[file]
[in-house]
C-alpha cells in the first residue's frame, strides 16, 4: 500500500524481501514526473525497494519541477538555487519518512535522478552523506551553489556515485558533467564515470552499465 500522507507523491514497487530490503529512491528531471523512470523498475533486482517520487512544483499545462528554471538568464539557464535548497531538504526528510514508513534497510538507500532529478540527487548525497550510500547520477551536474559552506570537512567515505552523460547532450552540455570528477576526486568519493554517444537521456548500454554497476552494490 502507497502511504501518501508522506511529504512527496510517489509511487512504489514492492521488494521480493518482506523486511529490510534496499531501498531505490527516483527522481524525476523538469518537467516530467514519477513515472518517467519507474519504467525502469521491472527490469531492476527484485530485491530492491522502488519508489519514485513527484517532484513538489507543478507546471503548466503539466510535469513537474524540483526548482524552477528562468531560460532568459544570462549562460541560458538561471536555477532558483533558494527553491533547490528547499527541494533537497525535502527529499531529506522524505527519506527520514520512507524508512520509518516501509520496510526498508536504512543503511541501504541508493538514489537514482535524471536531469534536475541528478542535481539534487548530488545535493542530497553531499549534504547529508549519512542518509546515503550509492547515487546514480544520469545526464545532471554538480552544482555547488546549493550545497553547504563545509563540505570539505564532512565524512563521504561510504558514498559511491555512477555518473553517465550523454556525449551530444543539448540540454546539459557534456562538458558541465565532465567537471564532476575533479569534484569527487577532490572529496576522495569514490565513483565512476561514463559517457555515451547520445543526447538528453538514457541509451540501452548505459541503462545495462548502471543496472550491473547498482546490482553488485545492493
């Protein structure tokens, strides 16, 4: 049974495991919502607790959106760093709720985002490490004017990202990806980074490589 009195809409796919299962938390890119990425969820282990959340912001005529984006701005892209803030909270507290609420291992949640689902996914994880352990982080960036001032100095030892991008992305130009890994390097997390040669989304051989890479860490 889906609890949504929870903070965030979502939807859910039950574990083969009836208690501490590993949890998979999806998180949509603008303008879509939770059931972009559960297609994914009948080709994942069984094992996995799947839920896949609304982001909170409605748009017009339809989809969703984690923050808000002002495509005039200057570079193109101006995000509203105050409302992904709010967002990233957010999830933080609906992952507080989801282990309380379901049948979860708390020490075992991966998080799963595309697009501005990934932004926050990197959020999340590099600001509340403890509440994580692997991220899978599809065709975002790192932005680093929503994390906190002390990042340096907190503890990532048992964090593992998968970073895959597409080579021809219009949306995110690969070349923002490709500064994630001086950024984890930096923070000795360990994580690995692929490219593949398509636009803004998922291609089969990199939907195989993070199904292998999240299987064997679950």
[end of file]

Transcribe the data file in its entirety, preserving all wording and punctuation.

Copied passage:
[in-house]
C-alpha cells in the first residue's frame, strides 16, 4: 500500500524481501514526473525497494519541477538555487519518512535522478552523506551553489556515485558533467564515470552499465 500522507507523491514497487530490503529512491528531471523512470523498475533486482517520487512544483499545462528554471538568464539557464535548497531538504526528510514508513534497510538507500532529478540527487548525497550510500547520477551536474559552506570537512567515505552523460547532450552540455570528477576526486568519493554517444537521456548500454554497476552494490 502507497502511504501518501508522506511529504512527496510517489509511487512504489514492492521488494521480493518482506523486511529490510534496499531501498531505490527516483527522481524525476523538469518537467516530467514519477513515472518517467519507474519504467525502469521491472527490469531492476527484485530485491530492491522502488519508489519514485513527484517532484513538489507543478507546471503548466503539466510535469513537474524540483526548482524552477528562468531560460532568459544570462549562460541560458538561471536555477532558483533558494527553491533547490528547499527541494533537497525535502527529499531529506522524505527519506527520514520512507524508512520509518516501509520496510526498508536504512543503511541501504541508493538514489537514482535524471536531469534536475541528478542535481539534487548530488545535493542530497553531499549534504547529508549519512542518509546515503550509492547515487546514480544520469545526464545532471554538480552544482555547488546549493550545497553547504563545509563540505570539505564532512565524512563521504561510504558514498559511491555512477555518473553517465550523454556525449551530444543539448540540454546539459557534456562538458558541465565532465567537471564532476575533479569534484569527487577532490572529496576522495569514490565513483565512476561514463559517457555515451547520445543526447538528453538514457541509451540501452548505459541503462545495462548502471543496472550491473547498482546490482553488485545492493
């Protein structure tokens, strides 16, 4: 049974495991919502607790959106760093709720985002490490004017990202990806980074490589 009195809409796919299962938390890119990425969820282990959340912001005529984006701005892209803030909270507290609420291992949640689902996914994880352990982080960036001032100095030892991008992305130009890994390097997390040669989304051989890479860490 889906609890949504929870903070965030979502939807859910039950574990083969009836208690501490590993949890998979999806998180949509603008303008879509939770059931972009559960297609994914009948080709994942069984094992996995799947839920896949609304982001909170409605748009017009339809989809969703984690923050808000002002495509005039200057570079193109101006995000509203105050409302992904709010967002990233957010999830933080609906992952507080989801282990309380379901049948979860708390020490075992991966998080799963595309697009501005990934932004926050990197959020999340590099600001509340403890509440994580692997991220899978599809065709975002790192932005680093929503994390906190002390990042340096907190503890990532048992964090593992998968970073895959597409080579021809219009949306995110690969070349923002490709500064994630001086950024984890930096923070000795360990994580690995692929490219593949398509636009803004998922291609089969990199939907195989993070199904292998999240299987064997679950």